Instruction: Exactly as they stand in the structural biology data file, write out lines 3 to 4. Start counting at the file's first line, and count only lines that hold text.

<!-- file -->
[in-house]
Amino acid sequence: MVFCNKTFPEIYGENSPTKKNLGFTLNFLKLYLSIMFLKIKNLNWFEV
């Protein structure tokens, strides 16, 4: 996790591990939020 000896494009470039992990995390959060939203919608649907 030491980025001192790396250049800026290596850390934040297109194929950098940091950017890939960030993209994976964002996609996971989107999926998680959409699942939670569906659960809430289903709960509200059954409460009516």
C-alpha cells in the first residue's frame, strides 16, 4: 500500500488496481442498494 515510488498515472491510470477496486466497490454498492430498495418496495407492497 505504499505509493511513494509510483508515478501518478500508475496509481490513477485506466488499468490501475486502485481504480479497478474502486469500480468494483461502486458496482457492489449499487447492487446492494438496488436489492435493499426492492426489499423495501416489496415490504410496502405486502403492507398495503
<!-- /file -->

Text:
């Protein structure tokens, strides 16, 4: 996790591990939020 000896494009470039992990995390959060939203919608649907 030491980025001192790396250049800026290596850390934040297109194929950098940091950017890939960030993209994976964002996609996971989107999926998680959409699942939670569906659960809430289903709960509200059954409460009516």
C-alpha cells in the first residue's frame, strides 16, 4: 500500500488496481442498494 515510488498515472491510470477496486466497490454498492430498495418496495407492497 505504499505509493511513494509510483508515478501518478500508475496509481490513477485506466488499468490501475486502485481504480479497478474502486469500480468494483461502486458496482457492489449499487447492487446492494438496488436489492435493499426492492426489499423495501416489496415490504410496502405486502403492507398495503